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Let Guillen be Guillen


Whenever Chicago White Sox manager Ozzie Guillen gets in trouble for being brutally honest or for shooting off his mouth before he thinks about what he is saying, I think of the preview I witnessed almost a decade ago.

In 1998, Guillen was in the Orioles' spring training camp in Florida at age 34, trying to extend his playing career, which would last 16 years. One morning after a workout, he plopped down beside me in the dugout and, without prompting, just started talking.

"I'm just a piece of junk now," he said.

I wasn't sure how to respond, so I said, "Excuse me?"

He said again, "I'm junk. Just junk." (And to be honest, he didn't say "junk.")

A longtime starting shortstop for the White Sox, he obviously was disappointed in his play and not afraid to say so.

The Orioles released him early that season, and although he caught on elsewhere and lasted another two years in the majors as a backup, he was, in fact, no longer the player he'd been.

That same penchant for speaking his mind, regardless of the circumstances or the fallout, is getting Guillen in trouble now. After leading the Sox to their first World Series title since 1917 last year, he has been involved in a series of controversies that originated with his mouth.

He called a Chicago columnist a derogatory term for a homosexual. He said he wouldn't go to the sensitivity class commissioner Bud Selig ordered him to attend. (Then he did go.) He blew up at a young White Sox pitcher for not retaliating after a teammate was beaned, then blew up at 10-game winner Jon Garland for the same reason last weekend.

There's no defending his use of a slur, and he lets his old-school baseball machismo get the best of him when he orders pitchers to retaliate. It used to happen routinely and still does more than anyone knows (Guillen was just being honest when he confessed), but Earl Weaver cared less about proving his manhood than winning games, so Orioles pitchers didn't retaliate because -- duh -- a beanball war increased the risk of injury to a star player.

Guillen, who will be at Camden Yards when the White Sox and Orioles play this weekend, would be wise to heed Weaver's lesson.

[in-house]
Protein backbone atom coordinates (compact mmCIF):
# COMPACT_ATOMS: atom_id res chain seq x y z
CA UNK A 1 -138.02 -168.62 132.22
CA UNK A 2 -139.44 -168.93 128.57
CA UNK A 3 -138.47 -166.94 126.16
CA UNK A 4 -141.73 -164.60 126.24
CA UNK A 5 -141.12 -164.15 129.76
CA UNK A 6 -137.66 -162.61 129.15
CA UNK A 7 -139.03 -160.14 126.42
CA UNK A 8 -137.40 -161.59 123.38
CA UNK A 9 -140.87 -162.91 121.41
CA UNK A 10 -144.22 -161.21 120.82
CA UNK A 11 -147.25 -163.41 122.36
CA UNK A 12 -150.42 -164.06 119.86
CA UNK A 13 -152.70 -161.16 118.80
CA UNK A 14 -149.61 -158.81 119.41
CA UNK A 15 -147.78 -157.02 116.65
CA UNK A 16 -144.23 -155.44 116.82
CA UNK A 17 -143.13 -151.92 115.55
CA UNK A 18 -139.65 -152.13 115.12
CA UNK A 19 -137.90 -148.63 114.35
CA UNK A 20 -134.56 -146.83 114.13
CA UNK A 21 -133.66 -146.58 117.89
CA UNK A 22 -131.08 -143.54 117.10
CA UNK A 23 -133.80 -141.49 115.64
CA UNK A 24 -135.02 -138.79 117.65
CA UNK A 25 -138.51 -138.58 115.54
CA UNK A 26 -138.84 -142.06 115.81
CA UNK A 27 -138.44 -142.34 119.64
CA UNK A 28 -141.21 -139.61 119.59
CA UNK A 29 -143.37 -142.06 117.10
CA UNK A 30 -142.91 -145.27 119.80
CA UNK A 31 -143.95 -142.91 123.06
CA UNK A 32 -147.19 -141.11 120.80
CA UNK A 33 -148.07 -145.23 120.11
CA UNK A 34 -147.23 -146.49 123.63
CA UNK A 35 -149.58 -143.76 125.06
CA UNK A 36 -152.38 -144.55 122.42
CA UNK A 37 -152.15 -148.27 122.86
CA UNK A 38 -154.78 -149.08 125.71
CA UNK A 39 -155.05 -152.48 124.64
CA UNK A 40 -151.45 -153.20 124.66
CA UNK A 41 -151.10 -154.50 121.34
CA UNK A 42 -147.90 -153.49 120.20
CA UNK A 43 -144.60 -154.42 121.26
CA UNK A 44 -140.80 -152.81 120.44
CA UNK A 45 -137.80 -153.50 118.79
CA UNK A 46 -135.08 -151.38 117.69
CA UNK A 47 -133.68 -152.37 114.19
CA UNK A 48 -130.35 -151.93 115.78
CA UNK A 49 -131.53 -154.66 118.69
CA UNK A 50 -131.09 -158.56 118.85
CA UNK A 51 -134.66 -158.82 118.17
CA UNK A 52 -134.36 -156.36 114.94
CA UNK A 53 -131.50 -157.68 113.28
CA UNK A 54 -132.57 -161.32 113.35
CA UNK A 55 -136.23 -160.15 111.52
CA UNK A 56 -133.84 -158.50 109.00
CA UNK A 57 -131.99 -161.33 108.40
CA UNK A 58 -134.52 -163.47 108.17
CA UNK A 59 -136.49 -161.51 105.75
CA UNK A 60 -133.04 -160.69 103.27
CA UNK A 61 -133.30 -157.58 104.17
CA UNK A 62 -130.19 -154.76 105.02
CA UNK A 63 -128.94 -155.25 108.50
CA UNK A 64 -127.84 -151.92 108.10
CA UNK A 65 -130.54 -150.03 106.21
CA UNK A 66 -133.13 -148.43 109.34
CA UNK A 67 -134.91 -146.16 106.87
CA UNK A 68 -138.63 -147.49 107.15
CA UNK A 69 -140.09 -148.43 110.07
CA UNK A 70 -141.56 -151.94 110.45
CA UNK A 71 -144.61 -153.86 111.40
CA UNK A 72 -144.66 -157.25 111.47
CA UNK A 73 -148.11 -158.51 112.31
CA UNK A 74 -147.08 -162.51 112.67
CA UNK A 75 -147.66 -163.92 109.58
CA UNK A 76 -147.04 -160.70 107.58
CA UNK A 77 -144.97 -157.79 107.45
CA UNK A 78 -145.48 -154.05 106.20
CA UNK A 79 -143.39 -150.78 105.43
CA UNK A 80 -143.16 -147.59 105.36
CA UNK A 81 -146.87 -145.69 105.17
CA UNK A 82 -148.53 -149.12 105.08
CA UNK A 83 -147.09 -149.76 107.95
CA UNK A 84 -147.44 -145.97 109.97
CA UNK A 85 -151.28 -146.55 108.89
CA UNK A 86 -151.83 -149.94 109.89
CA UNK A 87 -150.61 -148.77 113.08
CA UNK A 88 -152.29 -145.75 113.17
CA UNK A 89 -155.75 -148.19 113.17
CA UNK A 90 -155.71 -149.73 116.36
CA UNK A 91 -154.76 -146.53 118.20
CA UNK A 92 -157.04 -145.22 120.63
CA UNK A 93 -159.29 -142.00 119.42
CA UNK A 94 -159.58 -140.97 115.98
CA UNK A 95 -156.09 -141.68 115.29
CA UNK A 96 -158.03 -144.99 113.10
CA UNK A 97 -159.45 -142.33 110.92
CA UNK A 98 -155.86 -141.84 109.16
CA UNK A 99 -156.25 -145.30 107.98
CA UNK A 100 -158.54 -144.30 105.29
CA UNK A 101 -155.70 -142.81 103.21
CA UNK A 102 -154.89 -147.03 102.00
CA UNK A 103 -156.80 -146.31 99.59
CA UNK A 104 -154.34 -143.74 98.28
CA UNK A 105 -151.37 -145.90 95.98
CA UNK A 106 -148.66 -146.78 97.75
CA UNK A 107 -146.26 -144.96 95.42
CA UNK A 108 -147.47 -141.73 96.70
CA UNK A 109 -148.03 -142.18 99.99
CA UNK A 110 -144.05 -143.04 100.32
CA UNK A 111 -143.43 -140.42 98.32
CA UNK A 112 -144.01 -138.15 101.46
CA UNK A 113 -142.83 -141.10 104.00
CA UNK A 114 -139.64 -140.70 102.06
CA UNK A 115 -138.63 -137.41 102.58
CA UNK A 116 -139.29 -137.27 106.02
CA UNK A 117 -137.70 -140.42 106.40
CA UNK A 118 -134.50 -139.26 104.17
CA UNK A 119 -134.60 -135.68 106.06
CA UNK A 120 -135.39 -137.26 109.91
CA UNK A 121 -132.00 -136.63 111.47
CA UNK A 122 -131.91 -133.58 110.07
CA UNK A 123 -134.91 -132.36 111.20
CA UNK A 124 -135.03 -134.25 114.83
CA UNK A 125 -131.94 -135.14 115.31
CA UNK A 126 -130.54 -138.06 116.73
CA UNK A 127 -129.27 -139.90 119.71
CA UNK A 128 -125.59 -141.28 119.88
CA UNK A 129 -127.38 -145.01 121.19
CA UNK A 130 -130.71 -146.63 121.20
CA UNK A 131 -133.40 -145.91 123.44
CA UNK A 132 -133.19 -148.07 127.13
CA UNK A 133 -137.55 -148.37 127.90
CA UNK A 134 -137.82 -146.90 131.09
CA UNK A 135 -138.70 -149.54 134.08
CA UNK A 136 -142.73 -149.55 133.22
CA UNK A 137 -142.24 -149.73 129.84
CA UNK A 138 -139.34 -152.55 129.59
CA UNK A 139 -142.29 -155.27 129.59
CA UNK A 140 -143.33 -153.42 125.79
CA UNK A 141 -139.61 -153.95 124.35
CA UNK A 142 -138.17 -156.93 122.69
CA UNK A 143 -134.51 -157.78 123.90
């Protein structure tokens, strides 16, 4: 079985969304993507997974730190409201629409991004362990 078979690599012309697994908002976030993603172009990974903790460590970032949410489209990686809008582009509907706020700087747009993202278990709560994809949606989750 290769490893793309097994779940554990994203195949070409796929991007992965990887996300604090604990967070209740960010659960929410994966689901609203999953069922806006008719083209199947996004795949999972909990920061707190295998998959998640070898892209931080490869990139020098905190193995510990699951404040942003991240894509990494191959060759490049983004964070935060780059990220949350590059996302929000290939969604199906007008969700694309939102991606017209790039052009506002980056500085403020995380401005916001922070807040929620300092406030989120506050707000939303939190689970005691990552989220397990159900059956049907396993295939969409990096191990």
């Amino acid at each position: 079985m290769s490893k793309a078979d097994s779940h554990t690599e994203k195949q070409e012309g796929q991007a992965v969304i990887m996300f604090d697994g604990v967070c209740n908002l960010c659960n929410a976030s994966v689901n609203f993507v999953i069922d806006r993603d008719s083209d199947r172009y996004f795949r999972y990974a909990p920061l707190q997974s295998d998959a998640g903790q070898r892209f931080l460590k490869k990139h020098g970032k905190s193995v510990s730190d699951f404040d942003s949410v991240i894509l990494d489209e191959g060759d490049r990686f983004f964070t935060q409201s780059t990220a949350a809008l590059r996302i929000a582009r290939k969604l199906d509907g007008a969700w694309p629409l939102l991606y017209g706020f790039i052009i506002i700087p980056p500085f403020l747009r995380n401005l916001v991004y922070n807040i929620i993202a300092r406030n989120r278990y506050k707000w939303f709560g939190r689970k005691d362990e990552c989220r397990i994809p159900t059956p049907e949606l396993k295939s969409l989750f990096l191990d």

But don't misunderstand: While I might find fault with some of what Guillen says or does, I'm on his side. I'm pulling for him to make it.

It's obvious he is especially good at what he does, and it's exciting to watch him spend an entire game on the top step of a dugout, looking as if he wished he could hop the railing and play. Plenty of winning managers sit back impassively (Joe Torre is Exhibit A) and that's fine, but the energy Guillen brings to the job is infectious and fun.

The public sees less of his pre- and post-game interviews, when he jumps rapid-fire from topic to topic, spewing volleys of commentary and news seemingly as quickly as the thoughts come into his head. It's a fascinating show for the reporters around him, and the vast majority of what he says ranges from insightful to hilarious. His recent rant about the beauty of old-school baseball would draw applause from many fans.

You don't have to agree with what he says, and sometimes he obviously veers into places where he shouldn't go, but it's refreshing to see someone being honest and unvarnished instead of insincere and manufactured; someone who is willing to expose his real feelings instead of being so concerned about ramifications.

Sports would be a better place with more people like that. Guillen, 42, is anything but tight-lipped and beholden to spin. He just lets it fly.

The problem with being that way now, of course, is this is the age of athletes who are carefully managed and manufactured (and manufactured in more ways than one), and anyone who just lets it fly is almost certain to wind up at odds with various superiors. Bosses. Umpires. Commissioners. That tends to shorten tenures.

I would like to think Guillen is settling in for a long and entertaining run as a major league manager, hopefully learning from his mistakes as he goes along, but I fear he might just be too honest, too blunt, too opinionated. Sox general manager Kenny Williams has warned that his days could be numbered if he doesn't stay out of trouble, and that sounds ominous so soon after a World Series triumph.

Maybe things will blow over, but I'm guessing Guillen will start more controversy before 2006 is over. He just can't help himself. He is who he is, for better or worse. john.eisenberg@baltsun.com

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